Despite many studies of the N2O emission, there is a lack of knowledge on the role of subsoil for N2O emission, particularly in sandy soils. To obtain insight into the entrapment, diffusion, convection and ebullition of N2O in the soil, the N2O concentration in the soil atmosphere was measured over a period of 1 year in 4 lysimeters (agricultural soil monoliths of 1 m2×2 m) at 30, 50, 80, 155, and 190 cm depth with altogether 86 gas probes. Additionally the N2O emission into the atmosphere was measured in 20 closed chambers at the soil surface. Concurrently the soil temperature and soil water content were recorded in order to quantify their effects on the fate of N2O in the soil. Results of the continuous measurements between January and December 2006 were: N2O concentrations were highest in the deeper soil; maximum concentration was found at a depth of 80 cm, where the water content was high and the gas transport reduced. The highest N2O concentration was recorded after ‘special events’ like snowmelt, heavy rain, fertilization, and grubbing. The combination of fertilization and heavy rain led to an increase of up to 2,700 ppb in the subsoil.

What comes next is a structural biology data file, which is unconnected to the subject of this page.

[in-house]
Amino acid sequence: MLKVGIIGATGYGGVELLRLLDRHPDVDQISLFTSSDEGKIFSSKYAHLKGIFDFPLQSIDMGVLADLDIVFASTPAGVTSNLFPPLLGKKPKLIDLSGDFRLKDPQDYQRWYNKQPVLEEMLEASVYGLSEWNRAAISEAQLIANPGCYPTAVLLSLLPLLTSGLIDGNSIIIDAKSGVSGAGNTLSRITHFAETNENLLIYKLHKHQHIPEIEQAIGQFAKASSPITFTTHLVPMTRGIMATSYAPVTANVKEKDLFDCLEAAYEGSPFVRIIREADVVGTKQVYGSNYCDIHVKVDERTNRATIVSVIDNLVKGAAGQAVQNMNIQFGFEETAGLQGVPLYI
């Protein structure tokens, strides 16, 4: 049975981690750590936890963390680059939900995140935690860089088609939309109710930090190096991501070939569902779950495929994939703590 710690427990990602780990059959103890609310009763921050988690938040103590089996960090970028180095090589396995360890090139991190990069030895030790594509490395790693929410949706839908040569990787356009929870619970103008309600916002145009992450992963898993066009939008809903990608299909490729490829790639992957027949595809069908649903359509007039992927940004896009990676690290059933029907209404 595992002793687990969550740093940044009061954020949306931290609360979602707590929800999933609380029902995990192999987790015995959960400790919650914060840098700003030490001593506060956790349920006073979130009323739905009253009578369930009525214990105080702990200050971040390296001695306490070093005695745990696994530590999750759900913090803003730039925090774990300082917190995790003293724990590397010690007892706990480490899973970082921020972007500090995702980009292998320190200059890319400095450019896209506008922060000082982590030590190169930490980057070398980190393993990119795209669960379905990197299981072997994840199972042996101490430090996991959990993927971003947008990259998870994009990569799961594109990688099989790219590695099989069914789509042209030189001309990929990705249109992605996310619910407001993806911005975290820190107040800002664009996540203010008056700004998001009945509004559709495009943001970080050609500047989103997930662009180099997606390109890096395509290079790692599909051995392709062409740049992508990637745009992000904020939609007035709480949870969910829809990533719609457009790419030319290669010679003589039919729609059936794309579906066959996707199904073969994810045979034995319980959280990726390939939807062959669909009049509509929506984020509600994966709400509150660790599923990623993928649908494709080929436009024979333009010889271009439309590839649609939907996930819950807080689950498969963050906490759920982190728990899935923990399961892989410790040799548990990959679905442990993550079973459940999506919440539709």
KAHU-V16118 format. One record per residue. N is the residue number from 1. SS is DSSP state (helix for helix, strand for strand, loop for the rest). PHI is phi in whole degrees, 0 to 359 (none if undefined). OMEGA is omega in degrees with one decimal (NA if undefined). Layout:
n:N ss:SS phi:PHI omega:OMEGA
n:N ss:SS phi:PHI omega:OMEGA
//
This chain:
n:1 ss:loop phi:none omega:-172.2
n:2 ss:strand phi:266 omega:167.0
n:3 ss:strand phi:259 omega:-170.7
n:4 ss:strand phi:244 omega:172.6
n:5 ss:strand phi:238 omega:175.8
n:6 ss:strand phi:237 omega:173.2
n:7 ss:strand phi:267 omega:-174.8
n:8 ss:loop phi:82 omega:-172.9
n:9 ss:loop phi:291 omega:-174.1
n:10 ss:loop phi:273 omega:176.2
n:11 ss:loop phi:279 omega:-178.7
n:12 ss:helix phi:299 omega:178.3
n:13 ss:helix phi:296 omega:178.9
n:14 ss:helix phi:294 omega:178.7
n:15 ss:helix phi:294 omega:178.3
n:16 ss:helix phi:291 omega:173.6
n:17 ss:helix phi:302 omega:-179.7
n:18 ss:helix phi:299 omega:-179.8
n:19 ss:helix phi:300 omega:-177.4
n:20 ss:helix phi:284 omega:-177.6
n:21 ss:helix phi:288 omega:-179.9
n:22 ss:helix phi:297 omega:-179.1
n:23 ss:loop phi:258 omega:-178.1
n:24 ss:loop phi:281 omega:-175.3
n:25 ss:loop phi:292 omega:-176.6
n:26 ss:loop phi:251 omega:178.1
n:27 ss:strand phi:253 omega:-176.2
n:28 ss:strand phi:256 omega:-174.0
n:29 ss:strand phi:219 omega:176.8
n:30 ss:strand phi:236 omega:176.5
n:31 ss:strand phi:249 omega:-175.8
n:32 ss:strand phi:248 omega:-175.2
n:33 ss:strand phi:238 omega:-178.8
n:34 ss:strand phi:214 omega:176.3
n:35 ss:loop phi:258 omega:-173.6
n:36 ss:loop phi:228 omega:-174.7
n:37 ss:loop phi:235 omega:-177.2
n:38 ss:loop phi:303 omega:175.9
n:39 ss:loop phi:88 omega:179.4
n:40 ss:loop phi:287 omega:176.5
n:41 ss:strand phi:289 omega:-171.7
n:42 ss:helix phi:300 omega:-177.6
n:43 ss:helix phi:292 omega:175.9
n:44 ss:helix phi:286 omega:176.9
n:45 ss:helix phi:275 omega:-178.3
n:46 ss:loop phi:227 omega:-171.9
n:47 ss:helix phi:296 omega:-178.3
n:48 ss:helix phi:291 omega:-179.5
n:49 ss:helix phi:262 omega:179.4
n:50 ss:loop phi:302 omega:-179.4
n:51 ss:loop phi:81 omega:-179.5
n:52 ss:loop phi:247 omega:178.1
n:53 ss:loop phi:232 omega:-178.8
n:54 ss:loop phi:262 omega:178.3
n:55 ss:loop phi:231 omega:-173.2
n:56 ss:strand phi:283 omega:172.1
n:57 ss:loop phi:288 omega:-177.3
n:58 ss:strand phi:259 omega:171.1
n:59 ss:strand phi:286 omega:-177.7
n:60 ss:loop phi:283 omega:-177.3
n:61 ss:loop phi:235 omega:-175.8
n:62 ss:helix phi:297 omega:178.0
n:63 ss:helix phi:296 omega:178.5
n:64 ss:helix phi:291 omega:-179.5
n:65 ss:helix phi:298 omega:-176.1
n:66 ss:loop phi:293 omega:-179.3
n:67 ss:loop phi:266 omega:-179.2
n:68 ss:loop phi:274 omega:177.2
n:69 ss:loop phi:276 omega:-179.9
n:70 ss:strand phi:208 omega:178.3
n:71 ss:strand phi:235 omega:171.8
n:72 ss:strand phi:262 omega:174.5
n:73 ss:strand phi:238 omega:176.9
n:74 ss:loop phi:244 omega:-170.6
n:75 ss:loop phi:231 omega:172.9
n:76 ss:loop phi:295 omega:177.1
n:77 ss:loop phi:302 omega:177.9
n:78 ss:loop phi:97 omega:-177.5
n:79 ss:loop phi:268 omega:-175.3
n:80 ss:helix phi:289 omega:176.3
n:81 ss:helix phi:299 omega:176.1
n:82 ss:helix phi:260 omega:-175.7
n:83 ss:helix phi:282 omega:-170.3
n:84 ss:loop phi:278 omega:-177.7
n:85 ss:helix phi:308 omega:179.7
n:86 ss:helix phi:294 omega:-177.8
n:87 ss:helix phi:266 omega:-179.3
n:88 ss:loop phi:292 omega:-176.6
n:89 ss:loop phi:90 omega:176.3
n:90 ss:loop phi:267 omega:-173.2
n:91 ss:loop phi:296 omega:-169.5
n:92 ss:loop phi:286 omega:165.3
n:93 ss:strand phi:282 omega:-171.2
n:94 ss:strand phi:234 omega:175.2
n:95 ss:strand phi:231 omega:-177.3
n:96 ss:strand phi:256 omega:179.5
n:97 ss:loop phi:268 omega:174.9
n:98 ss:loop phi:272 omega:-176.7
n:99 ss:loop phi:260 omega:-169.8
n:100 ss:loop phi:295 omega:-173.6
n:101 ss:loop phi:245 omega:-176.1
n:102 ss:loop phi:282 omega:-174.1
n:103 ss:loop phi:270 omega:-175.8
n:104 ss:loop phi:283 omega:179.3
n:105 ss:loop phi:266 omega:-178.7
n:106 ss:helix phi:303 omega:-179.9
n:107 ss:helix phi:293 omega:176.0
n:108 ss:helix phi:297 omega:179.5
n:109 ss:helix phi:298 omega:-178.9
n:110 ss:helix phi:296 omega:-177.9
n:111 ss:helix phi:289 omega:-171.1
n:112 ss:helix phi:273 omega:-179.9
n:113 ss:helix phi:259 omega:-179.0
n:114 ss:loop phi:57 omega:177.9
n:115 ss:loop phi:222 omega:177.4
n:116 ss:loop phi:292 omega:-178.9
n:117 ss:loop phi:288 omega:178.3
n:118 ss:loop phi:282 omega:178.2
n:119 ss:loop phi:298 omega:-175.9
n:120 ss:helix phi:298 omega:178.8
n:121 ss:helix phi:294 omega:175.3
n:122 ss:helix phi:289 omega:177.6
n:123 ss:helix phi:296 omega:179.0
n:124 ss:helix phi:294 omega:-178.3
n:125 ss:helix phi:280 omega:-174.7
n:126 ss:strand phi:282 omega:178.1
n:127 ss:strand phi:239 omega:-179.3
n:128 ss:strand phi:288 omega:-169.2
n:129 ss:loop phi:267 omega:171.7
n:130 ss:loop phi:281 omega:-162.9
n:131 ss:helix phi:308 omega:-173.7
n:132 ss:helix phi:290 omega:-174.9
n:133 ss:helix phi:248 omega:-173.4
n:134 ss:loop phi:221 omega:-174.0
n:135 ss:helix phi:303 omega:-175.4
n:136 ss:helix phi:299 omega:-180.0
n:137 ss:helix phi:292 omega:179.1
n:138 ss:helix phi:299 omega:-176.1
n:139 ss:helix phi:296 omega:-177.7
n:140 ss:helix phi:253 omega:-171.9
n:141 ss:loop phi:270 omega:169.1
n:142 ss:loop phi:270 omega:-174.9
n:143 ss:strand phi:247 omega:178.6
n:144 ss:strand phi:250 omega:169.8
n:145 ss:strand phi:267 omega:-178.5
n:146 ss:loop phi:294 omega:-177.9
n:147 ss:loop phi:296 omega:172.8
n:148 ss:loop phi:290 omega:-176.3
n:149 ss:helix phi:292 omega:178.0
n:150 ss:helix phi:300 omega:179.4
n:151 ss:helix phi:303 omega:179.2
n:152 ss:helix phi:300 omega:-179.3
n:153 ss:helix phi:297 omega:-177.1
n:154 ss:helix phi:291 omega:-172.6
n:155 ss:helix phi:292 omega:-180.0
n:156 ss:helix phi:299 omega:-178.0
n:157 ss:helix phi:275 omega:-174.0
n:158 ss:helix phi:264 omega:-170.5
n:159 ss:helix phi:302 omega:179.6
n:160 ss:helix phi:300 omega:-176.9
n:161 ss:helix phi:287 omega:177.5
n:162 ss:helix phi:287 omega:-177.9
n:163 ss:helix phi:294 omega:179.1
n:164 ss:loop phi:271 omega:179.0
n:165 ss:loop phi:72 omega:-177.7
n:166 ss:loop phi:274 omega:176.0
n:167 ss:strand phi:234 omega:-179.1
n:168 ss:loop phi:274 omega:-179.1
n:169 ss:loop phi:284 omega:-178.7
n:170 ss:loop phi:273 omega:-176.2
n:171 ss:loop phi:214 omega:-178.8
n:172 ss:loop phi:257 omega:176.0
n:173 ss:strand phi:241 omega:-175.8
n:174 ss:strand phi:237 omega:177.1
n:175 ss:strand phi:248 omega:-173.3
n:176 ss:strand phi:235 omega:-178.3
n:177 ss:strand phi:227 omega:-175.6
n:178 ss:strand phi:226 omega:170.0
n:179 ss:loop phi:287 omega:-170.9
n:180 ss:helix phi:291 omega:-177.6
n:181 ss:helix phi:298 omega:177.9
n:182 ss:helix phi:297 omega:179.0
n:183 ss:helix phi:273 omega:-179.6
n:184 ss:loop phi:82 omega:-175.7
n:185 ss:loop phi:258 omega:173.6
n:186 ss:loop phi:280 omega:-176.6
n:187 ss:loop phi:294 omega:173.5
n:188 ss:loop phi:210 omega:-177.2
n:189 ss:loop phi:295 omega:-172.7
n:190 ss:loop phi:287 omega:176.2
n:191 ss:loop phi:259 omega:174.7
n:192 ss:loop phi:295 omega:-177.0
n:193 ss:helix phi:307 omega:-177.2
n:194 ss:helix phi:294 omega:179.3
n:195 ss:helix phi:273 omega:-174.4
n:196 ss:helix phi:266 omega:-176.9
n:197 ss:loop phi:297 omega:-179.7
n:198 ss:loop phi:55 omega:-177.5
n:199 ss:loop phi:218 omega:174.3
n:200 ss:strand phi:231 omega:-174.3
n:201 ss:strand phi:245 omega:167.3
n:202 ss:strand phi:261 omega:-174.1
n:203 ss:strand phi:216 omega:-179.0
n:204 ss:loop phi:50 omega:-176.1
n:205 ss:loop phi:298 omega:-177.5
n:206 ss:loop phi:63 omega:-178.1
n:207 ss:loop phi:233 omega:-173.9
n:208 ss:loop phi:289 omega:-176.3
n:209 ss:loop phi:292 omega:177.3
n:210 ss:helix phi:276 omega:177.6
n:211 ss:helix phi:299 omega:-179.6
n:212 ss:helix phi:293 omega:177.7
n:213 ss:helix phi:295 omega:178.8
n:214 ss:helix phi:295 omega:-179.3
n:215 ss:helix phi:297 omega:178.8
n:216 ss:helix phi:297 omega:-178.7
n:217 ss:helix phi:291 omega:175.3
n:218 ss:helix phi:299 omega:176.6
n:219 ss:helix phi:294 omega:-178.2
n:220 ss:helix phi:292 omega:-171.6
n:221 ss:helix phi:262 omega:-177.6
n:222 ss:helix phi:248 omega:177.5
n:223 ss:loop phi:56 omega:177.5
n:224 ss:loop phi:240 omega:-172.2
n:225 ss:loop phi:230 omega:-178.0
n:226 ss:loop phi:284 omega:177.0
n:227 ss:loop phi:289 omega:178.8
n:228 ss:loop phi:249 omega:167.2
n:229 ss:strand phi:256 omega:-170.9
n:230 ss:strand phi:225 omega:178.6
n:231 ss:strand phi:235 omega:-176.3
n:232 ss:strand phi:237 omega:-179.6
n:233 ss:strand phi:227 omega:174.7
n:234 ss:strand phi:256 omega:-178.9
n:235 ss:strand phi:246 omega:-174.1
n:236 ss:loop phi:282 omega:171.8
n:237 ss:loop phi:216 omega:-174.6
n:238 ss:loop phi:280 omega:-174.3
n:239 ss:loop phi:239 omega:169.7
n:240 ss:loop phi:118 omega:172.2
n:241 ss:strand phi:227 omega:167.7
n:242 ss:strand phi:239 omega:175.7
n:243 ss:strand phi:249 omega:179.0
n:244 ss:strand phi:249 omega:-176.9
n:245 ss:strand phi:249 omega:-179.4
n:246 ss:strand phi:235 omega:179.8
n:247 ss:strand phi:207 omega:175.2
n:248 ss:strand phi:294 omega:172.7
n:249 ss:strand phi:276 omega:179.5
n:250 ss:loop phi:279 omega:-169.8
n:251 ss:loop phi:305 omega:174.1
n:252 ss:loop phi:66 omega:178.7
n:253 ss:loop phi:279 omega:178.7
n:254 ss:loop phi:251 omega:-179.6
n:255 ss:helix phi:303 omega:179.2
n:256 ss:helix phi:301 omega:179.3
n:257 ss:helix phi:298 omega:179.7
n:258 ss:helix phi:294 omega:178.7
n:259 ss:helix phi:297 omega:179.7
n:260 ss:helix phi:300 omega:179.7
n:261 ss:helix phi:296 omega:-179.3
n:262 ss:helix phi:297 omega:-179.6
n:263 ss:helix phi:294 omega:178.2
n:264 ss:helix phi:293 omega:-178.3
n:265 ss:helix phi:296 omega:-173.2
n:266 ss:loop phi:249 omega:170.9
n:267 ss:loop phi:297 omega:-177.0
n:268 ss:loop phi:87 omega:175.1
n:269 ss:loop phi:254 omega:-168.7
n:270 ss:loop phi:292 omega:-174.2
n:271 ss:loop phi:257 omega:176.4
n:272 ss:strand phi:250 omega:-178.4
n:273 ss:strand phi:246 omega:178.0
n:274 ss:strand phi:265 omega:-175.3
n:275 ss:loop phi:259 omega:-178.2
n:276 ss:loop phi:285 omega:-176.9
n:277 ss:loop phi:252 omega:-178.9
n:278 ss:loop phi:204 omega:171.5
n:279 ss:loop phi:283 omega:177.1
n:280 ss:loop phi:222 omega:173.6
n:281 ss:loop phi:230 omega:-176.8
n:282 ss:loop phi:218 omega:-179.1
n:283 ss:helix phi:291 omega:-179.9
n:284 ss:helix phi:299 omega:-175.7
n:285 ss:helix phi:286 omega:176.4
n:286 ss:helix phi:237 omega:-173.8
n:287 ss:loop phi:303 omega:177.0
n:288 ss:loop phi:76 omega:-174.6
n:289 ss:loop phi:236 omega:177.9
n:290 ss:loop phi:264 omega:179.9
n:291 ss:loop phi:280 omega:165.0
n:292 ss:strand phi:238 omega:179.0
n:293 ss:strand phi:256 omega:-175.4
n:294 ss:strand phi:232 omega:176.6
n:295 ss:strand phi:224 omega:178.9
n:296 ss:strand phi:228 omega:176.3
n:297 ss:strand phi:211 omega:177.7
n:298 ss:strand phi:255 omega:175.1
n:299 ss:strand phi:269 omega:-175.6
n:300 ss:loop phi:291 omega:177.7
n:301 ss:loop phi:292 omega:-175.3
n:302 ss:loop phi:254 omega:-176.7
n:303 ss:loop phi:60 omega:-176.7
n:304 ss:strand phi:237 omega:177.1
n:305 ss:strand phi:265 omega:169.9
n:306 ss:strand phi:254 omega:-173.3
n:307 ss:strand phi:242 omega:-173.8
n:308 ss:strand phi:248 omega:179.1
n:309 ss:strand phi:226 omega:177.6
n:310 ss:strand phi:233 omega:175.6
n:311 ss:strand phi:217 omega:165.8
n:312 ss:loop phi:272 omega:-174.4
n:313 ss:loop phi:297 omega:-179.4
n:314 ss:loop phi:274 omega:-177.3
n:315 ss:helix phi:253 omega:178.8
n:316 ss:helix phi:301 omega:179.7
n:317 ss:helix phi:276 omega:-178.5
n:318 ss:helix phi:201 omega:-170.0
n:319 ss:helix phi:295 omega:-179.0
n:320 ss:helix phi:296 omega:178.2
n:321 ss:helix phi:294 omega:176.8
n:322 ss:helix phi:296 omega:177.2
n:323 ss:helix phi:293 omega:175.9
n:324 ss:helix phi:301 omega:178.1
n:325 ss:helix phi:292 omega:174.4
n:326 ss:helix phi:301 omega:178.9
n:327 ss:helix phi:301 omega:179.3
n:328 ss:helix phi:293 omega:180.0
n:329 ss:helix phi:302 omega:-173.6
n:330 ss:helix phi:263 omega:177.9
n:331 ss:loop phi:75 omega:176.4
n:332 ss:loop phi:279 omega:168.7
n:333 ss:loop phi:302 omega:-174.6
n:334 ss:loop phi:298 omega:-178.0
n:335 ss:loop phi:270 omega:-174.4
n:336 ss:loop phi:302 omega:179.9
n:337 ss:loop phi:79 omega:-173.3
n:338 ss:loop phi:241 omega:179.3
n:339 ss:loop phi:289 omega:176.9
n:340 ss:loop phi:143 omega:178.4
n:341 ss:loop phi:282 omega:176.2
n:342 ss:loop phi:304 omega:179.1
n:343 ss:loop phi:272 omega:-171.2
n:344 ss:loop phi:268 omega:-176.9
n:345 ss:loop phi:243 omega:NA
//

Keywords: Lysimeter; N2O; Concentration』
2.1 Research fields
2.2 Soil monoliths
2.3 Soil emissions
2.4 Soil gas concentration measurements